Vaden now offers free testing for students who think they may have ingested drugs without their knowledge or consent. This service comes in light of several sexual assault incidents and conversations on campus that are linked to drug consumption.
Vaden director Ira Friedman referenced the issue of sexual assault on campus as the impetus for providing this service.
“We’ve heard questions from students more recently, within the last year, as to whether they’ve been given a substance that they didn’t intend to ingest,” Friedman said. “Students have asked us and we’re now thinking that it’s good to put it out there that we’re able to answer the question, at least to some more scientific degree than in the past.”
The service was piloted in the spring but it is officially being offered for the first time this quarter. According to Friedman, although Vaden is not currently reporting exactly how many tests have been administered to date, he did state that “very few” have been ordered.
A student’s clinician must refer him or her for the urine test, and results will be available within three weeks. The samples are sent to a clinical laboratory outside California to be tested.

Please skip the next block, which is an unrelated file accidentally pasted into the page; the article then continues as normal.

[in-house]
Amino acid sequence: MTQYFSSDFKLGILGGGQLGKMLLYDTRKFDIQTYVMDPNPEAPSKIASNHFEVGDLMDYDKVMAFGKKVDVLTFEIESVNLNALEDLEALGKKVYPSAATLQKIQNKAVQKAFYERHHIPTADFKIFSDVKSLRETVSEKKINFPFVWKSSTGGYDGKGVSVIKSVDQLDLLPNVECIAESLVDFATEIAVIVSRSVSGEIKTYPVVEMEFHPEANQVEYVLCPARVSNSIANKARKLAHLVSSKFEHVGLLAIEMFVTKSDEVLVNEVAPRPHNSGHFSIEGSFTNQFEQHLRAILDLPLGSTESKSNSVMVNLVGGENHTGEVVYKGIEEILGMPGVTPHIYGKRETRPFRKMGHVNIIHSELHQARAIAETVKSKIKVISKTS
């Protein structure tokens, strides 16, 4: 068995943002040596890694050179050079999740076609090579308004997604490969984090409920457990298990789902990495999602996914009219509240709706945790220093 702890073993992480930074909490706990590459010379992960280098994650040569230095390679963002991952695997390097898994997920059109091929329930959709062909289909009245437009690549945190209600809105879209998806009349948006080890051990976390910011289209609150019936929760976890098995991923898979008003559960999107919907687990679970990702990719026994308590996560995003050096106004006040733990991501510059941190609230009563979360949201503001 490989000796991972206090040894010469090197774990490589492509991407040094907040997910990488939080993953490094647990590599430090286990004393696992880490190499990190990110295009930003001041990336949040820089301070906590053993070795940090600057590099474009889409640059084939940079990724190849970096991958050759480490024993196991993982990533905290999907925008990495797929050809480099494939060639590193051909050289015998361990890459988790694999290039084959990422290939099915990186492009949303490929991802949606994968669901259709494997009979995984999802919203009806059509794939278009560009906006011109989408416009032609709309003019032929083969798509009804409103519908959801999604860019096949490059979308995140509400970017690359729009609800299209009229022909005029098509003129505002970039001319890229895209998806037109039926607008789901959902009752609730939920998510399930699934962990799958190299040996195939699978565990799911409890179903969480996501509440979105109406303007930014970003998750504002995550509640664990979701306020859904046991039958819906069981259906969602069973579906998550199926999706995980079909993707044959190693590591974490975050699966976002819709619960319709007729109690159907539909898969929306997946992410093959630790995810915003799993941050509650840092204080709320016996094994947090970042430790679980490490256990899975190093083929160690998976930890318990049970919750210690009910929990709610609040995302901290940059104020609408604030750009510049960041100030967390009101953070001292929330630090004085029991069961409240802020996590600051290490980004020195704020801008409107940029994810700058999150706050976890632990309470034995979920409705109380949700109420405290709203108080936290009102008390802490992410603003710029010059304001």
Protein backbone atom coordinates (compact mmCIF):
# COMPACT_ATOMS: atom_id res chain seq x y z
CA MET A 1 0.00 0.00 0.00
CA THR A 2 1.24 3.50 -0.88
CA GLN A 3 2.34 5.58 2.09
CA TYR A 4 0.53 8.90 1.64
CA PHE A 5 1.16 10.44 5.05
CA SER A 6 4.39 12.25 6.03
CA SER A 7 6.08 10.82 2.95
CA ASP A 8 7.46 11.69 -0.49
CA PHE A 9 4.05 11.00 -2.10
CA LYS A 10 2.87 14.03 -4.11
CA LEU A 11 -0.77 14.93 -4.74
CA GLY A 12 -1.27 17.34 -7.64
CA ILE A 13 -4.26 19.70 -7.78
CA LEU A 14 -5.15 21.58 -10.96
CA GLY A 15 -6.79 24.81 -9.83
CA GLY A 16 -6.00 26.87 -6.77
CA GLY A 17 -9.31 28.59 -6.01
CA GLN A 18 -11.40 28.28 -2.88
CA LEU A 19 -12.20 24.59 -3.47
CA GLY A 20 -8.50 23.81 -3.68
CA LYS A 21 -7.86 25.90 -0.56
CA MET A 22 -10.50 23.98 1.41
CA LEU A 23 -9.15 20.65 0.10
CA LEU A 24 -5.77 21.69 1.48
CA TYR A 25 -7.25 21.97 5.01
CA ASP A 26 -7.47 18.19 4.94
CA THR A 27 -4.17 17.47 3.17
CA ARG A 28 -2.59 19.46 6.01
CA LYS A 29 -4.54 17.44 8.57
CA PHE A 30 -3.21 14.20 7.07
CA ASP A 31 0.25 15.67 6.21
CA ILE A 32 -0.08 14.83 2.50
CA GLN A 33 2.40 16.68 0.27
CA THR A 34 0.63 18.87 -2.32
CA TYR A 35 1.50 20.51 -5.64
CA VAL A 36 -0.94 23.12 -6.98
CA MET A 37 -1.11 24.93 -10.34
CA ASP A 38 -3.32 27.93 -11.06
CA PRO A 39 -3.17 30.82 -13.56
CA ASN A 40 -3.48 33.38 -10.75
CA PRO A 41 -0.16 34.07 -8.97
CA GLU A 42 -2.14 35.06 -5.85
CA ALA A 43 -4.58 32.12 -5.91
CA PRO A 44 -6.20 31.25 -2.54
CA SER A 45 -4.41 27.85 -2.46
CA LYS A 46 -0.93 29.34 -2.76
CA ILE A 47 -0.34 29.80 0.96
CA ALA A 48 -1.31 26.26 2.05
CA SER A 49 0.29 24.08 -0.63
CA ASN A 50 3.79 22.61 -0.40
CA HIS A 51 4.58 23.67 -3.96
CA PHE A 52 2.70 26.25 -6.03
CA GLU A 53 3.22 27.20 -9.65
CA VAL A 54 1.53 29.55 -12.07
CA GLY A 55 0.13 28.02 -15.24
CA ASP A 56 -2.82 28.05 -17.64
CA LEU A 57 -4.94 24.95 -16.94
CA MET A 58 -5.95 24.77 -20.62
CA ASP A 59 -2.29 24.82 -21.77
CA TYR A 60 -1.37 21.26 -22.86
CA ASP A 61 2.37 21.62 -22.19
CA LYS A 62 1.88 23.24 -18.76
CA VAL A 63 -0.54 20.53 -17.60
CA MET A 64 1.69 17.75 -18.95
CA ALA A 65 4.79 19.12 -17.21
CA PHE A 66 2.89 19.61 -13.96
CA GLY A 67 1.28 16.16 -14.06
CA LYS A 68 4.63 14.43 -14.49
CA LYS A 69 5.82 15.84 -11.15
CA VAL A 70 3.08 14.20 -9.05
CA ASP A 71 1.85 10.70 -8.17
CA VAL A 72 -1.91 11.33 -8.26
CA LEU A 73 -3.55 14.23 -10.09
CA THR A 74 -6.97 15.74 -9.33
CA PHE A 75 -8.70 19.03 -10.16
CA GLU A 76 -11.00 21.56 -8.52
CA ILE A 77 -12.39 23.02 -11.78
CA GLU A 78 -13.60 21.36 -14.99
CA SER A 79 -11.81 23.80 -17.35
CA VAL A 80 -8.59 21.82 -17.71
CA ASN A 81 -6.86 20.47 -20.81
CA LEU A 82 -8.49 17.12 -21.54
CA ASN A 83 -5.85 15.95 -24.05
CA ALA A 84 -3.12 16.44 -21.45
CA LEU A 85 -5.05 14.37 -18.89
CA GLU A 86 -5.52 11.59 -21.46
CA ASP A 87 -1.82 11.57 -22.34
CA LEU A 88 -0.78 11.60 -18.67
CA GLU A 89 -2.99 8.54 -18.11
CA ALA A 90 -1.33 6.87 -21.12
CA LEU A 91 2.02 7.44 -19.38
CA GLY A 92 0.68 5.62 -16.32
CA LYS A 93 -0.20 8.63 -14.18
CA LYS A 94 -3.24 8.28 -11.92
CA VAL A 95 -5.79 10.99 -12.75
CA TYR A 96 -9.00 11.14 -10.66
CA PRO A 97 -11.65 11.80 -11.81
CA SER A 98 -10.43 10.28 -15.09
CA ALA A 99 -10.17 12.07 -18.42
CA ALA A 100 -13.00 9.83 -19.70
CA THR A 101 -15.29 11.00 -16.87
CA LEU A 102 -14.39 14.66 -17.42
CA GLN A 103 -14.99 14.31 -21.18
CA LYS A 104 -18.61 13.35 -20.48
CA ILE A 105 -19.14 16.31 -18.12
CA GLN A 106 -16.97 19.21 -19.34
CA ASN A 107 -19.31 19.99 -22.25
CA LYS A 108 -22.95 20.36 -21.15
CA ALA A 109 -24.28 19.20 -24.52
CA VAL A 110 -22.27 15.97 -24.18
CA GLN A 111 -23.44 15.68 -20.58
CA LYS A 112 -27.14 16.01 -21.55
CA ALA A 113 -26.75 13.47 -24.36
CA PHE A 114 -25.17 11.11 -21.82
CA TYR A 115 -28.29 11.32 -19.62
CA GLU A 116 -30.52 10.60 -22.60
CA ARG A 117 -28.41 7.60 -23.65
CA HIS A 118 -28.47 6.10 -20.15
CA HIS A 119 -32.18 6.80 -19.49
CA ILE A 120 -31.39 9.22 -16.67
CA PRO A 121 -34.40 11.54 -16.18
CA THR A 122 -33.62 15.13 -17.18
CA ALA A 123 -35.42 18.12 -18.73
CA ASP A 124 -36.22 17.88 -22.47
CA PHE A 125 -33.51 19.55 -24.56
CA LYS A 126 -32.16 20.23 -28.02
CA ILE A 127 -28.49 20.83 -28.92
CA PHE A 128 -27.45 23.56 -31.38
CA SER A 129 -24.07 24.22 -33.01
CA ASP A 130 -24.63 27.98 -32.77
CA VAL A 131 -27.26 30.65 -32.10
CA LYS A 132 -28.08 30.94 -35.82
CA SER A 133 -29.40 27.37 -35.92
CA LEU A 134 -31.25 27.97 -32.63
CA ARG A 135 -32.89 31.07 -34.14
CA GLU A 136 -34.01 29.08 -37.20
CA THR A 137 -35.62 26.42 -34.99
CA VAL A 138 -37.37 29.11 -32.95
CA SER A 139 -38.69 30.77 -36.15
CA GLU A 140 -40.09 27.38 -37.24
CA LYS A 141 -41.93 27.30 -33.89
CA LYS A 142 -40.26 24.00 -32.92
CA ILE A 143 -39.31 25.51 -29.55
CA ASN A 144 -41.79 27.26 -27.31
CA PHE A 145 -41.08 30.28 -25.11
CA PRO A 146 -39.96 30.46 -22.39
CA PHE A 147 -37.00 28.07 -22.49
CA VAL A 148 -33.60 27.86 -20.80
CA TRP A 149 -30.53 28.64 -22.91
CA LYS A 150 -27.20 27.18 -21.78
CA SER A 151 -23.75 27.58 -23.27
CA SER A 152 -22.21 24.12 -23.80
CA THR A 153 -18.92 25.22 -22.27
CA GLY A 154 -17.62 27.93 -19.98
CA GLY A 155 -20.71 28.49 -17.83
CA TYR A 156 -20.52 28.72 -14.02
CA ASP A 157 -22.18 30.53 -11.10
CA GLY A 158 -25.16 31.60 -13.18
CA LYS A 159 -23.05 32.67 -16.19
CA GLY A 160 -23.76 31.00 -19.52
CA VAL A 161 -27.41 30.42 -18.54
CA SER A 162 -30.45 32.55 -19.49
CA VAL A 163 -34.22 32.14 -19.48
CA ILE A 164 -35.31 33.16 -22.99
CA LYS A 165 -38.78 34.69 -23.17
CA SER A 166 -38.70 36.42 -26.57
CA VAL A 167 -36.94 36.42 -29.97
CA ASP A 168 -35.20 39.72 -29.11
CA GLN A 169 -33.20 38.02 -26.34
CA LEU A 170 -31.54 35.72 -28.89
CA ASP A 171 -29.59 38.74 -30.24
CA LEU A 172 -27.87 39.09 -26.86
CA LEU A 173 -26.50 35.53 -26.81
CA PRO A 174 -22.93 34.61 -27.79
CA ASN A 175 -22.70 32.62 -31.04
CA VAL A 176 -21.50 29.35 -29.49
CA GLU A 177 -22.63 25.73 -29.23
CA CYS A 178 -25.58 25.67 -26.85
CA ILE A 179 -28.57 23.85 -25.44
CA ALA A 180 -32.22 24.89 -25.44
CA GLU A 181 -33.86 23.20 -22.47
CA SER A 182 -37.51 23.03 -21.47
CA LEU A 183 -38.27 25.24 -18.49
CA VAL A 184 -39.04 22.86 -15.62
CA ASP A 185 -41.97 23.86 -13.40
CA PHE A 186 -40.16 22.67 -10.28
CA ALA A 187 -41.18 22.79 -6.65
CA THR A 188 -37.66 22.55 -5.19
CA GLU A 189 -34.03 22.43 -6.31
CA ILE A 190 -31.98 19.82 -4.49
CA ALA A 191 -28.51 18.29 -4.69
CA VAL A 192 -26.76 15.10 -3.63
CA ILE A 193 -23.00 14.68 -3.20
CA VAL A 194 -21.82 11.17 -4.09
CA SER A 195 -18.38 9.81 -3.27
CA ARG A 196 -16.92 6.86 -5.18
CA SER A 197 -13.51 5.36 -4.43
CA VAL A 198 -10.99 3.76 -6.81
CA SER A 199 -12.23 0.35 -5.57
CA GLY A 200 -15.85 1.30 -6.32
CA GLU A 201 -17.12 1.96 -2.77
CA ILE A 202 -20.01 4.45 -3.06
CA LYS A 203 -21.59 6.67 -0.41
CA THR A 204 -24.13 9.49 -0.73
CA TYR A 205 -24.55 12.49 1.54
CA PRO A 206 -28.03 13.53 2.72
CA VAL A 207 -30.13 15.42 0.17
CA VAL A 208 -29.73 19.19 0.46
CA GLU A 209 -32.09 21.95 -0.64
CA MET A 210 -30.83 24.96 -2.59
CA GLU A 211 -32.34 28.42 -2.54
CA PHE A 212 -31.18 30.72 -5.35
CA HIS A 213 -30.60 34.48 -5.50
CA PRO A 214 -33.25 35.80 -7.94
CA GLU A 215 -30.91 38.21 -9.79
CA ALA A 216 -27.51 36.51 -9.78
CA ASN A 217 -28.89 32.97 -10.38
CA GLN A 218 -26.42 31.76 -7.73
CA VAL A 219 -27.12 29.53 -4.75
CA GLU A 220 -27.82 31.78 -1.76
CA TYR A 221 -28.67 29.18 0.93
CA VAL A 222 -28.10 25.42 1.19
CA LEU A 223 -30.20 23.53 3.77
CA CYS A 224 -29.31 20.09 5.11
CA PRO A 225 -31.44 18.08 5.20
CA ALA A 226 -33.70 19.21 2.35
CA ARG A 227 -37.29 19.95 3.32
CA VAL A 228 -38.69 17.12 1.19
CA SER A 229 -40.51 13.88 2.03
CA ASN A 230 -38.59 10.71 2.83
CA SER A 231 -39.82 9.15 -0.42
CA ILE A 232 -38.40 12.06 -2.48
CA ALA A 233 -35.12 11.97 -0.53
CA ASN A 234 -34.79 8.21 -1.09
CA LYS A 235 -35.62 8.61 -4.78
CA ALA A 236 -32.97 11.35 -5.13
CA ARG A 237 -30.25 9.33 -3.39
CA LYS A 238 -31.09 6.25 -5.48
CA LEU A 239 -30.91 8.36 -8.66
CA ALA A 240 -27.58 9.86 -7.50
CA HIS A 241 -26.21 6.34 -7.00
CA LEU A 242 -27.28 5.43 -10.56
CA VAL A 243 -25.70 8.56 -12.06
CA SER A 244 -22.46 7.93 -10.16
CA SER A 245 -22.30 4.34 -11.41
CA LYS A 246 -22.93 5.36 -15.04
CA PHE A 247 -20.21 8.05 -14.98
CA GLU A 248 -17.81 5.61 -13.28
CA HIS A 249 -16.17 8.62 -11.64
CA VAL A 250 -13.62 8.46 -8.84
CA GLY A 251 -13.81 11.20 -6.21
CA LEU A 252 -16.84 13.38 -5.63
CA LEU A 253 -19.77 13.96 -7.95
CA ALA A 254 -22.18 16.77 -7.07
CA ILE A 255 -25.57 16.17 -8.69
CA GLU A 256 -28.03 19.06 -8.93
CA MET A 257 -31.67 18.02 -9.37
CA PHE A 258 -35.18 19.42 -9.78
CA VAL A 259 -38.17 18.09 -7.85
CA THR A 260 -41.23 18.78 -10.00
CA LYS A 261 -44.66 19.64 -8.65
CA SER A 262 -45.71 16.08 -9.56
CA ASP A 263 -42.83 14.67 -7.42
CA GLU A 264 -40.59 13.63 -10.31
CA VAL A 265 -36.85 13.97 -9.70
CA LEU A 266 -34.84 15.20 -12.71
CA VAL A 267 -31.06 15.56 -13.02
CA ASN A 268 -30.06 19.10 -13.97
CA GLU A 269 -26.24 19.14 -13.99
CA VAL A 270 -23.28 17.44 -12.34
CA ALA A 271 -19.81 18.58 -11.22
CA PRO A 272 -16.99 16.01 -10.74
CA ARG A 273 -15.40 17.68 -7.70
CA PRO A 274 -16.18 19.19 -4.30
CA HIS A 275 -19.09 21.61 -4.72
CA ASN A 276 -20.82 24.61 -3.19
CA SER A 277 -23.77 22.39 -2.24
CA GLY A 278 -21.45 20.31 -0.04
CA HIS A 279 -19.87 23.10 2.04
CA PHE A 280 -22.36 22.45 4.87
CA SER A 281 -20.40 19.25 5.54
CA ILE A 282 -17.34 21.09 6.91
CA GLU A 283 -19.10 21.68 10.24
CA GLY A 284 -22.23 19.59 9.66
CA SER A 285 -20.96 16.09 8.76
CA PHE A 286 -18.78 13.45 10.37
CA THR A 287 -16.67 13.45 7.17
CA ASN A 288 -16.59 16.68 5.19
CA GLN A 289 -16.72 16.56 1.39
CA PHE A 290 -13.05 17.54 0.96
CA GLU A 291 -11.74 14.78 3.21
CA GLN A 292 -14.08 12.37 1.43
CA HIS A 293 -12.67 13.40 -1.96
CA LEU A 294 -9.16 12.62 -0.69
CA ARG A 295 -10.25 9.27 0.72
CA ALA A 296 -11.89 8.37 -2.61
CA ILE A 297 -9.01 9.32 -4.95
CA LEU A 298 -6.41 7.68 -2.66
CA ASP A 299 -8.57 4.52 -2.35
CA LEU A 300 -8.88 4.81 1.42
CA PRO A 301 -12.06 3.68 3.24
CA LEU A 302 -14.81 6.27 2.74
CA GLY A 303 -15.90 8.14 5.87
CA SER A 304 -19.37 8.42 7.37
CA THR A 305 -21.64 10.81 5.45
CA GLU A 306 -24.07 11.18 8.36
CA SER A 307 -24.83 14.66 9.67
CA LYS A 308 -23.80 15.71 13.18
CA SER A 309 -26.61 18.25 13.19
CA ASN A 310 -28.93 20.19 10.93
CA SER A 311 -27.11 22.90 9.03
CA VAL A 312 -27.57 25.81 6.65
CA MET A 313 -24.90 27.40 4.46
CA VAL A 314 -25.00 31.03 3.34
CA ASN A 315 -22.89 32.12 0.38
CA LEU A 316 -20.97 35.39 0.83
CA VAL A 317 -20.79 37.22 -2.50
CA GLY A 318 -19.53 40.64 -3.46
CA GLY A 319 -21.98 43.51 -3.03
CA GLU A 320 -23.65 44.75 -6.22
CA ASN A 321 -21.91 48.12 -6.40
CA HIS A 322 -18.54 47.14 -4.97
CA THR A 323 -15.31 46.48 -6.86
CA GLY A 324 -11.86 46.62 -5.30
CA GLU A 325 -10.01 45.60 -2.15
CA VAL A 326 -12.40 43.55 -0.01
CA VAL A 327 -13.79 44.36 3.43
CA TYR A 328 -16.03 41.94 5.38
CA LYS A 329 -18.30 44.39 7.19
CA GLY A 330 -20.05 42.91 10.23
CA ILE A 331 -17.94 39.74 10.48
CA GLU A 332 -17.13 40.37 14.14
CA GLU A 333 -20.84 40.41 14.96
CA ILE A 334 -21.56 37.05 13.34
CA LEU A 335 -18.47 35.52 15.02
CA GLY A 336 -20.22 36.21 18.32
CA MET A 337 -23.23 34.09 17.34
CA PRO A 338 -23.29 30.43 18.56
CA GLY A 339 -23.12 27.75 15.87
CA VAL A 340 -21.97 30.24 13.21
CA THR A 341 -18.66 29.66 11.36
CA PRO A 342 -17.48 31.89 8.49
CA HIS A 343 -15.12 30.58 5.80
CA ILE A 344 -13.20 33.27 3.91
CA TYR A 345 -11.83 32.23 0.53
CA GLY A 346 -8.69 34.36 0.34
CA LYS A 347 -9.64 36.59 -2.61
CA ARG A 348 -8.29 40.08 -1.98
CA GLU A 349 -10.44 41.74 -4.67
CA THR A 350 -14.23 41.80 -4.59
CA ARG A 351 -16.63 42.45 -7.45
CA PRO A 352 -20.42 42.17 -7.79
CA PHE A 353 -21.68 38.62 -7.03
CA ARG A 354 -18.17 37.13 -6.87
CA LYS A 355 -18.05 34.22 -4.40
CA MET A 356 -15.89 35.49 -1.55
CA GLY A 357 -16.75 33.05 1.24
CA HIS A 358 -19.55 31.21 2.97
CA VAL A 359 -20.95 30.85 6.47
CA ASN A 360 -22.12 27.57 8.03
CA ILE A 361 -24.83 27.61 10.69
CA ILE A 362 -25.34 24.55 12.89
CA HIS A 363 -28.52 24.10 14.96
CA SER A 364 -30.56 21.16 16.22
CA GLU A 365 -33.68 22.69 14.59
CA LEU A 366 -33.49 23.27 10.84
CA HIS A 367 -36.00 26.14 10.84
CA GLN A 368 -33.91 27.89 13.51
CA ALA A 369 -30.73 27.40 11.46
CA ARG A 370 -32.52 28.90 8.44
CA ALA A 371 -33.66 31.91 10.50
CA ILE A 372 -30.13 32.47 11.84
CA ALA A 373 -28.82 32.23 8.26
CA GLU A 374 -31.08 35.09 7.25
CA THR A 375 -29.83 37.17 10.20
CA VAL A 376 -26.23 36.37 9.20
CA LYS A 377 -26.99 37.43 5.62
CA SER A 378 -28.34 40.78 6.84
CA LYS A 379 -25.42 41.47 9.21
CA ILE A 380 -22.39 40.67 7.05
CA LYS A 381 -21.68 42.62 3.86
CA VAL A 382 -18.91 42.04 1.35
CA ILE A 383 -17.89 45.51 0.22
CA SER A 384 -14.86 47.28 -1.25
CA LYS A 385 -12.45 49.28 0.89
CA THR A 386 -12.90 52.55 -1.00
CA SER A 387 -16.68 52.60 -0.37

Depending on how soon the sample is collected after consumption, a variety of drugs or substances, such as alcohol, medications or recreational drugs, may appear in the test results.
If certain drugs are found in the results or if there is suspicion that a student is the victim of a crime, the clinician must submit a report to law enforcement.
Friedman also encourages students to file a report with the University if it is confirmed that they were given a drug without their consent. He cited students’ well-being as a priority for Vaden.
“We’re providing this service because we want students to have the information, to answer their questions and to give them piece of mind,” he said.
Contact Sarah Moore at smoore6 ‘at’ stanford.edu.